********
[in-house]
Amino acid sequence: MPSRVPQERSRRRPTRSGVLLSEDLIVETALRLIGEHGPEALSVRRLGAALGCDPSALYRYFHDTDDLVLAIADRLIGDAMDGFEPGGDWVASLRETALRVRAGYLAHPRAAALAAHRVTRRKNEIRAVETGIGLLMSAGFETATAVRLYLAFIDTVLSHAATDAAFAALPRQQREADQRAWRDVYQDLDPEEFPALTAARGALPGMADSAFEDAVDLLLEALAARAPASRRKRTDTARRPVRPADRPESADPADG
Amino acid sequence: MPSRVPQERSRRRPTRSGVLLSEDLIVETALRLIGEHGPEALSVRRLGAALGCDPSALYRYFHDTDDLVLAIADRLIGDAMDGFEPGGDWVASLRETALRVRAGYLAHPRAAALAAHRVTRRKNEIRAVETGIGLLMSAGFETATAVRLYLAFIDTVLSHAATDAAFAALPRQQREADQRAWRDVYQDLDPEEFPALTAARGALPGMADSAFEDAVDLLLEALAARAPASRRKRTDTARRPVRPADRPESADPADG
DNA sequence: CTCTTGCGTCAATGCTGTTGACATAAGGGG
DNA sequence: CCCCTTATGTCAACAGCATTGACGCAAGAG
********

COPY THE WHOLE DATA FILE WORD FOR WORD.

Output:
[in-house]
Amino acid sequence: MPSRVPQERSRRRPTRSGVLLSEDLIVETALRLIGEHGPEALSVRRLGAALGCDPSALYRYFHDTDDLVLAIADRLIGDAMDGFEPGGDWVASLRETALRVRAGYLAHPRAAALAAHRVTRRKNEIRAVETGIGLLMSAGFETATAVRLYLAFIDTVLSHAATDAAFAALPRQQREADQRAWRDVYQDLDPEEFPALTAARGALPGMADSAFEDAVDLLLEALAARAPASRRKRTDTARRPVRPADRPESADPADG
Amino acid sequence: MPSRVPQERSRRRPTRSGVLLSEDLIVETALRLIGEHGPEALSVRRLGAALGCDPSALYRYFHDTDDLVLAIADRLIGDAMDGFEPGGDWVASLRETALRVRAGYLAHPRAAALAAHRVTRRKNEIRAVETGIGLLMSAGFETATAVRLYLAFIDTVLSHAATDAAFAALPRQQREADQRAWRDVYQDLDPEEFPALTAARGALPGMADSAFEDAVDLLLEALAARAPASRRKRTDTARRPVRPADRPESADPADG
DNA sequence: CTCTTGCGTCAATGCTGTTGACATAAGGGG
DNA sequence: CCCCTTATGTCAACAGCATTGACGCAAGAG